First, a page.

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Creature From the Black Lagoon (1954)

Universal/Universal . R4 . COLOR . 76 mins . PG . PAL


Gills, webbed hands, claws, an ugly face only a blind mother could love and a body full of scales.

That could be a description of my wife in the morning, but it’s not. Actually, yeah, it is. But it’s also the description of one of the best monsters created by Hollywood, The Creature from the Black Lagoon. Universal Pictures really had their mojo working when they came up with this prehistoric monstrosity and foisted it upon an unsuspecting and shit-scared audience.

The story is as simple as they come. A bunch of nosey, inconsiderate scientists out to make the discovery of a lifetime by uncovering the fossil skeleton of a mysterious fish-man discover that a real life example is out and about protecting its turf. Incensed at the intrusion to its natural habitat, the creature goes on the warpath and means to kill any human it can get its slimy webbed hands on. Quite bizarrely, there also develops a weird sexual undertone to the hunt, with the creature falling for the obligatory female member of the expedition. And people tell you that stalking that good looking girl down the street is wrong? This is just plain sick. Imagine the offspring... it would be like living in Perth or something.

Regardless, it’s a very entertaining film, with plenty of thrills and chills of the old kind. Nothing blows up and no-one swears. If it was made today, all you’d hear would be “I’ll kill that muthaf***ing fishstink bastard!” and every now and then someone would fire a nuclear armed spear gun or something similarly over the top...

But never fear, Universal Pictures were experts at making this kind of film and they got it just the way audiences wanted. It was successful enough that they followed it with two sequels, and earned the creature a spot in fan memory as one of the best.


Ah, now this is the stuff. What a great looking picture! The full frame black and white image is practically faultless, so pack up your fears and relax. The print looks great, whether due to cleaning up or just good housekeeping. It’s as detailed as you could ask for in a film from the ’50s, with every little lump on the creature up for inspection and even the underwater settings coming up well. The black and whites and everything inbetween look good as well, the night shots never faltering.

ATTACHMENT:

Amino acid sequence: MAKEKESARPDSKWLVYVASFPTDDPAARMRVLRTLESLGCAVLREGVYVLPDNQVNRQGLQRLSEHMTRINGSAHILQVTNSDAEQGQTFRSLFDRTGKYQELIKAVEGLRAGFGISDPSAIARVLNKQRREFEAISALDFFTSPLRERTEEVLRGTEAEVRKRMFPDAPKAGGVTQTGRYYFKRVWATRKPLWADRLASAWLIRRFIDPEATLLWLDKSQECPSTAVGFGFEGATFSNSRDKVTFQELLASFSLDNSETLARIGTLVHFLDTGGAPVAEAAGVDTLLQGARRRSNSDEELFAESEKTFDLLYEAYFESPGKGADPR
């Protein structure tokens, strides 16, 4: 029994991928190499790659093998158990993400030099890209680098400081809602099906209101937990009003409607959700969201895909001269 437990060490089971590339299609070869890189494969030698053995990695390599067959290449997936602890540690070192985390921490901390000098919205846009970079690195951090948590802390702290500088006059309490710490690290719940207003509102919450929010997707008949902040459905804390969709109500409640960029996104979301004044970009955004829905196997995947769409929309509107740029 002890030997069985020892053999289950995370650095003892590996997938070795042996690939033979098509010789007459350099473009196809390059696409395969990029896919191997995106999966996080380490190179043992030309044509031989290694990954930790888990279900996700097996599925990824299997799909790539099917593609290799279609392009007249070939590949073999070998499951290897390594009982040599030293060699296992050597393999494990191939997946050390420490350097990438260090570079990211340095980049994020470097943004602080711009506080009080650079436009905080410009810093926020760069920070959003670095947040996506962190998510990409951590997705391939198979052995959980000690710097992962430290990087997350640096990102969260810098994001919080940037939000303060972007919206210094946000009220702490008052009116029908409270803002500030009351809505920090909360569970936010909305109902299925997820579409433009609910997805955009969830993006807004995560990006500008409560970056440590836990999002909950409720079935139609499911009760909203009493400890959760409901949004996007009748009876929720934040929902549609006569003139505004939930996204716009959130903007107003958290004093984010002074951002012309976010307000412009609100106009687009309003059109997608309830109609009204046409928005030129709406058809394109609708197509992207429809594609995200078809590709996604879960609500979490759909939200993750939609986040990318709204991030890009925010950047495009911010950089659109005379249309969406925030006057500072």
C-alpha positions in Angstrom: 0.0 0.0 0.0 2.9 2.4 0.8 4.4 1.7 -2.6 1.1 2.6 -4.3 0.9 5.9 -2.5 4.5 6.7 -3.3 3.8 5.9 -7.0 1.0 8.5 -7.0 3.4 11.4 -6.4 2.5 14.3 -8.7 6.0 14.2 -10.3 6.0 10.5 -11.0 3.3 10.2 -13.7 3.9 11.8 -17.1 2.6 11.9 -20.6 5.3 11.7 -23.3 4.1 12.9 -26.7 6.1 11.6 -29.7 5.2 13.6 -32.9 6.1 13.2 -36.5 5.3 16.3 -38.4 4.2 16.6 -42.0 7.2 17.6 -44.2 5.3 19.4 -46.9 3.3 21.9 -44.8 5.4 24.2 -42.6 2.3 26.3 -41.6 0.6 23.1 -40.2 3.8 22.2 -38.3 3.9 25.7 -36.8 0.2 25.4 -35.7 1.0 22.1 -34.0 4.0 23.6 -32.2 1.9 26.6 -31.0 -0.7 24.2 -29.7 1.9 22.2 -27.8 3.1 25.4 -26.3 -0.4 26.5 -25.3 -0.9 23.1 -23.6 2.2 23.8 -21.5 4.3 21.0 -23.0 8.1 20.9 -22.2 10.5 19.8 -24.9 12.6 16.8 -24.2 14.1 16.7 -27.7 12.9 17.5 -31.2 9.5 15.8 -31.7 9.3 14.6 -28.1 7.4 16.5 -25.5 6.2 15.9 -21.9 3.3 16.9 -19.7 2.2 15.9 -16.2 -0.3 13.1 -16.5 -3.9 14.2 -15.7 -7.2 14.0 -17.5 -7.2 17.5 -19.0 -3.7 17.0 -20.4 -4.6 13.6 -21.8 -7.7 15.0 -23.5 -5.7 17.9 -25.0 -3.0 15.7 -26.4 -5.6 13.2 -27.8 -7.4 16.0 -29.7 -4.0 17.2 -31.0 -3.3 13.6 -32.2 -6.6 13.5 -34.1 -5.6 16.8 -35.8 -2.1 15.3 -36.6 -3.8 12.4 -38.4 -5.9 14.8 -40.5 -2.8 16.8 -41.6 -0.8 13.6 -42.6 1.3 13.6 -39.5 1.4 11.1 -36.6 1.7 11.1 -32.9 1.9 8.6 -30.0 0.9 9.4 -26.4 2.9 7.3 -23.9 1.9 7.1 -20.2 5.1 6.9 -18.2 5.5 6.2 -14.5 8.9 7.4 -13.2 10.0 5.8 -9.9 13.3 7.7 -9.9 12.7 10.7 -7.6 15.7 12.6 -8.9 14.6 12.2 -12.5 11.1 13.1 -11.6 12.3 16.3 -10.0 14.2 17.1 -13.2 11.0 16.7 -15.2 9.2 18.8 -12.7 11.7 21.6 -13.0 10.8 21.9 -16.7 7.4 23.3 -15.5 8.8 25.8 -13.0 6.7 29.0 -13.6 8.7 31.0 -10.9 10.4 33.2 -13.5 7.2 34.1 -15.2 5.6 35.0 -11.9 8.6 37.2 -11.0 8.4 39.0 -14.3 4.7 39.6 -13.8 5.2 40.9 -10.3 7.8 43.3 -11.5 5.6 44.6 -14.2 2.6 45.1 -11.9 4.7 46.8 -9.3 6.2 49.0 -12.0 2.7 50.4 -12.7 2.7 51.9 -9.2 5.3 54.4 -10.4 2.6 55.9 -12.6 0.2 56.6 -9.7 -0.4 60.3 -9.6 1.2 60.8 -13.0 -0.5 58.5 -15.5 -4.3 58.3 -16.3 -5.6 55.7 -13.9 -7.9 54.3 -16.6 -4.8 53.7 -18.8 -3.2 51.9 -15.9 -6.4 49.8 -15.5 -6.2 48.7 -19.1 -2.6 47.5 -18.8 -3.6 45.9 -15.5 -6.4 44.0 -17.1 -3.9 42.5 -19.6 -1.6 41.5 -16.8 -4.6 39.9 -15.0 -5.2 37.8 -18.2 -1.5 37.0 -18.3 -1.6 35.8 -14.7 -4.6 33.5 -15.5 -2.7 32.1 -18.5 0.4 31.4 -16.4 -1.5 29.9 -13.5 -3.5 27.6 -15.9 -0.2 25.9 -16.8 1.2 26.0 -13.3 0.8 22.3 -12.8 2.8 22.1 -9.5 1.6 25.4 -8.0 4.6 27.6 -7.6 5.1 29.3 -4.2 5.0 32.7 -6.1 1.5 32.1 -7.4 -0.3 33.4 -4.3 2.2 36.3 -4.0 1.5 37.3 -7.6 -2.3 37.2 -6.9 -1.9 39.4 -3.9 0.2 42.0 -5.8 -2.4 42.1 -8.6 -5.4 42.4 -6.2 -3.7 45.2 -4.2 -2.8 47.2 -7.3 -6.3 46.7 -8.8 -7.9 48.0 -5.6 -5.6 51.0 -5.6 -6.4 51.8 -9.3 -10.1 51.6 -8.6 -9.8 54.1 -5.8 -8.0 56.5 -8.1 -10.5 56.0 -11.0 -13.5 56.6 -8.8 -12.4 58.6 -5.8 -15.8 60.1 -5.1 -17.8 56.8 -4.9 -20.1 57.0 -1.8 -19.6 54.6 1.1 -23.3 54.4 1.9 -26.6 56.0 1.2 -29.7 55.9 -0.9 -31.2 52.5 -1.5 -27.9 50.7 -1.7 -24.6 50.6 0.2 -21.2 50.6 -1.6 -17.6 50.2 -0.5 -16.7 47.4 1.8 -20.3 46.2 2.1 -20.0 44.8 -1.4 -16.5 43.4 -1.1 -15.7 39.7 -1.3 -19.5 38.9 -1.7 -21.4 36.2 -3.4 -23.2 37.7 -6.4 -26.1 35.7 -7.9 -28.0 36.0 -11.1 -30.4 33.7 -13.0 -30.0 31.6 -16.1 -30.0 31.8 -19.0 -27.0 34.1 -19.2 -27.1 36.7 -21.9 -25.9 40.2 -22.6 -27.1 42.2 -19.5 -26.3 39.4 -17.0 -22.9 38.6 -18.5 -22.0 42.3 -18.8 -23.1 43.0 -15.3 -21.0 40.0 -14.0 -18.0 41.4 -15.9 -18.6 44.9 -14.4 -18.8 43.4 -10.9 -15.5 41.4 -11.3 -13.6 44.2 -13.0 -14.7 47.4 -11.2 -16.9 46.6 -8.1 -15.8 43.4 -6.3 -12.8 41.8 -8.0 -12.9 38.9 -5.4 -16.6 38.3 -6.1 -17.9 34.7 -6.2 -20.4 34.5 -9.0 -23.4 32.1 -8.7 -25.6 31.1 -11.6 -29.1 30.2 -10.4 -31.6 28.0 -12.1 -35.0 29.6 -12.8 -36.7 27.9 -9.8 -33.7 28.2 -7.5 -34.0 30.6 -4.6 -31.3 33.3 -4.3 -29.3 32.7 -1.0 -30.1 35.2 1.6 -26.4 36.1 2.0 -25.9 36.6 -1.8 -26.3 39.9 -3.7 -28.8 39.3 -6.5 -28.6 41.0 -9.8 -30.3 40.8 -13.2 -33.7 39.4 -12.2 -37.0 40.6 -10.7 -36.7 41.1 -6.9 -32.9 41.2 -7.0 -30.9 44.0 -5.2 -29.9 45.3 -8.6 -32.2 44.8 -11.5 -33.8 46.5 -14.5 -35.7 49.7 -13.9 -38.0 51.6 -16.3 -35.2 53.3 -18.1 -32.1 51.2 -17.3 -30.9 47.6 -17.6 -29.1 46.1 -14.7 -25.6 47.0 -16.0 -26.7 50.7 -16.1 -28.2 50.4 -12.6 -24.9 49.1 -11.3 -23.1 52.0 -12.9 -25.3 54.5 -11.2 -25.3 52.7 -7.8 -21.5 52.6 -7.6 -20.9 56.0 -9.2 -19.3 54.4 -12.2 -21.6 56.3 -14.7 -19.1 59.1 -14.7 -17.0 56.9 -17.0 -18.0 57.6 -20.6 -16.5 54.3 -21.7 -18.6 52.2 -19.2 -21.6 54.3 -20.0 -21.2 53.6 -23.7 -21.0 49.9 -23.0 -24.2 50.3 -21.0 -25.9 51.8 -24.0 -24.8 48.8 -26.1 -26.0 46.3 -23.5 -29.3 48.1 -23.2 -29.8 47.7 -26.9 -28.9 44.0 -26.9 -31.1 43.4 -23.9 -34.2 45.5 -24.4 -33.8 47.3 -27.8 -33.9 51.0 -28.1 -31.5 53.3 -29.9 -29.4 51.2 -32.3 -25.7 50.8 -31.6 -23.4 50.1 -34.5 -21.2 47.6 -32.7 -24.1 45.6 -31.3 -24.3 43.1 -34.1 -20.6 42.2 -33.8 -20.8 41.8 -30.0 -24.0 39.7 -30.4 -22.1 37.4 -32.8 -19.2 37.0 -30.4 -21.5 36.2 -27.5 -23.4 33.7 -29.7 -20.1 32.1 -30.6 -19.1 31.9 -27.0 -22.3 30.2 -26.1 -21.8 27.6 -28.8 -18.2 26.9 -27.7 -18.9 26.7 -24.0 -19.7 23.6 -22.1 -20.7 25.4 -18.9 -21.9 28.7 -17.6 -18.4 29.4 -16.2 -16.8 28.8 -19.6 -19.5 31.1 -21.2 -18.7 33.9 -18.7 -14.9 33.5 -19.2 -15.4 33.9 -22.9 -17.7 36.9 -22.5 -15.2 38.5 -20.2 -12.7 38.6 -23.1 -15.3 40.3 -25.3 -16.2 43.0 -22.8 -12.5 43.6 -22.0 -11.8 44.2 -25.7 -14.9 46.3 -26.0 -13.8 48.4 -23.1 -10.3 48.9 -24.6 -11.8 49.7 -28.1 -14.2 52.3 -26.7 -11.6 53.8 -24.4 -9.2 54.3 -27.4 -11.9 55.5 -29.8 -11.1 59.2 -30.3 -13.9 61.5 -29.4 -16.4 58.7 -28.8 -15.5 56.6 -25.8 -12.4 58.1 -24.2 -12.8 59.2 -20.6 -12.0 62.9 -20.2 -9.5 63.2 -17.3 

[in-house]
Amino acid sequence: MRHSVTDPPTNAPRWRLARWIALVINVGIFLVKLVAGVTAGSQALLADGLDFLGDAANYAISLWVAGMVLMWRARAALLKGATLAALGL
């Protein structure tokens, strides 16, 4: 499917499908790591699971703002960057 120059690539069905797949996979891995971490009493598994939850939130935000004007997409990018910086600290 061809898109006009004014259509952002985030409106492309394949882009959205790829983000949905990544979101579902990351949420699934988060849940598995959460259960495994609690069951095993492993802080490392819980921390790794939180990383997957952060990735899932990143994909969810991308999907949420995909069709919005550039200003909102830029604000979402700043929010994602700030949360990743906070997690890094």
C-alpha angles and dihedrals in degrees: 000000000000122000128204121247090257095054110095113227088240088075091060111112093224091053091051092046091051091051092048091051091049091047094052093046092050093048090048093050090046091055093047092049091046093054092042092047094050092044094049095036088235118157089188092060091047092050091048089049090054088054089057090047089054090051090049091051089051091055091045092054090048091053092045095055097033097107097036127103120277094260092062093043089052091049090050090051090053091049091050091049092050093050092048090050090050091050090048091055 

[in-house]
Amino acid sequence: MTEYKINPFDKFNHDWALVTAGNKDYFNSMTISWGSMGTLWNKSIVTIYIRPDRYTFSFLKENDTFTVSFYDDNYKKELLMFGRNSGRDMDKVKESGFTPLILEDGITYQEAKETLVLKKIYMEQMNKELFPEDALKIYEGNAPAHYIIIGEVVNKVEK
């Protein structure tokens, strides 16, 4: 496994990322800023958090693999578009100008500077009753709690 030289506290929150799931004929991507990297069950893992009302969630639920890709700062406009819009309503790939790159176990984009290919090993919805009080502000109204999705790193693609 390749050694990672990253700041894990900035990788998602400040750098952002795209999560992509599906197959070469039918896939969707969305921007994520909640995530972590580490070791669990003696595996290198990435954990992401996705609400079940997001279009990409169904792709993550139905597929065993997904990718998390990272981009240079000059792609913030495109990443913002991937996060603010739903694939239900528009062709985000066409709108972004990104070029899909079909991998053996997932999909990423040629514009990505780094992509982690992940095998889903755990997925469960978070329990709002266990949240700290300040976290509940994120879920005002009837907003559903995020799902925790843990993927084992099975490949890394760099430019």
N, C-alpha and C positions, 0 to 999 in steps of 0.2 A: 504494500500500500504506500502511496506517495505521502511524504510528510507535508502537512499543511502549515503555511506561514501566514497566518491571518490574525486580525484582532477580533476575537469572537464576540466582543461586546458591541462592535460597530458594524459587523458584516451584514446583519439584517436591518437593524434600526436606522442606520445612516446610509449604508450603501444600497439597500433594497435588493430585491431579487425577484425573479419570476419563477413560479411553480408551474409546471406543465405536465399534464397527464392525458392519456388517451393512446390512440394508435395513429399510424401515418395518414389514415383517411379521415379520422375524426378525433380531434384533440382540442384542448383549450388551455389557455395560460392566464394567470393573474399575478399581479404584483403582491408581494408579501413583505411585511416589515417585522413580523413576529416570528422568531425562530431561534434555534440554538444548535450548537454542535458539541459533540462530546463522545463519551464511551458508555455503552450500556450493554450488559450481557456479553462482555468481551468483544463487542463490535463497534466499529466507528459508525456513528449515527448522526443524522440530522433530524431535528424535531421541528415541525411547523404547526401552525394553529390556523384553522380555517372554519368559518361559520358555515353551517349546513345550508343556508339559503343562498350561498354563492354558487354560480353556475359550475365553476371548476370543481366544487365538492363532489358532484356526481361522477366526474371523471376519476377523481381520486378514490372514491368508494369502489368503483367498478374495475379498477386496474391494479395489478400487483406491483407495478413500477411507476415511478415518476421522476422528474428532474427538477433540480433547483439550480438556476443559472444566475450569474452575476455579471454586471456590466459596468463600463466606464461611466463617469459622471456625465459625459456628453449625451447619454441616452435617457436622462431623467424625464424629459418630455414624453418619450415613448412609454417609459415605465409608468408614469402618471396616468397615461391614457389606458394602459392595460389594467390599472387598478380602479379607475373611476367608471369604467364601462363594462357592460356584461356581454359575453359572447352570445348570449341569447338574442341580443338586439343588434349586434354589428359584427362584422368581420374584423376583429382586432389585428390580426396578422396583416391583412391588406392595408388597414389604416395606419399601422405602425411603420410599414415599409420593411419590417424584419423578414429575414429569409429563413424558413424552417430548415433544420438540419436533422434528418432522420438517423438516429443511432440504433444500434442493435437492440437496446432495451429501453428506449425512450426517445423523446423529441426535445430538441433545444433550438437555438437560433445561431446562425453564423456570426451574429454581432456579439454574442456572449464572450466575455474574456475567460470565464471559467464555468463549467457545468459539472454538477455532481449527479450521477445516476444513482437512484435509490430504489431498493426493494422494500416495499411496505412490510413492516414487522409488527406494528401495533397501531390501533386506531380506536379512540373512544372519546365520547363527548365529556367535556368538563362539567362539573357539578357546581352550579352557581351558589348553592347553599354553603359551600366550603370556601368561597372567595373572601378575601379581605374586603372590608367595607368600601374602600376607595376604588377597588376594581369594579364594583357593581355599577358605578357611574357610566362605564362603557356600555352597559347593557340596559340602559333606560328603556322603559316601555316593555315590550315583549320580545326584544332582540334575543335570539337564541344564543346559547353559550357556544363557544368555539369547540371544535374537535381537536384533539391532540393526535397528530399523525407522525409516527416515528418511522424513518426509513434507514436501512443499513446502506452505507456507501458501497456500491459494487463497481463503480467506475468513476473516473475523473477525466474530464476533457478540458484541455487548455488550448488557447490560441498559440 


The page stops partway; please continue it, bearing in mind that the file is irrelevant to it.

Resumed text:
Complimenting the picture is a can-do-no-wrong audio transfer. Although it's just a mono track as it was when originally released, it sounds quite good, with nice body rather than a tinny anaemic sound. The score never intrudes with the clarity of the dialogue or such, and the whole event comes off quite nicely, thank you very much Universal.


A good selection of quality extras, regardless of the quantity.

Back to the Black Lagoon
I was happy with the documentary provided on the Invisible Man disc, and seeing the same effort replicated here for CFTBL makes me think that some people out there in DVD production really do care about their product. Whoever authorised these docos should go and take the rest of the week off, because they really are great viewing.

Feature Commentary with Film Historian Tom Weaver
Another scripted commentary this time from Tom Weaver, with a ton of detail including the origins of the story (someone at a dinner party held by Orson Welles told of a half-man, half fish that supposedly really existed). He has an undoubtable enthusiasm for the story and the film, and throws about a lot of info, some great, some padding, but always interesting to listen to. You can also view the commentary as subtitles while listening to the normal film audio.

Theatrical Trailer
Four trailers running back to back, the first being the best with every thing that is good about old science fiction films, the second pushing the 3D aspect, the third just another variation of the second and ditto the fourth.

Production Photographs
Self-running for eleven and a half minutes, it has three groupings of images, being film posters, the story shown in stills and promotional/production shots, all set to appropriate background music.


You can't go wrong with this one. A great film, backed up by a transfer that fires off without a hitch and a few extras that will teach you something about the film. Isn't DVD just the bee's knees?

The Universal Studios Classic Monster Collection is a great series, and this is a great film to have a part in it.

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      And I quote...
    "Fishman watch DVD. Fishman go crazy. Fishman kill human. Fishman want woman. Fishman happy now. "
    - Vince Carrozza
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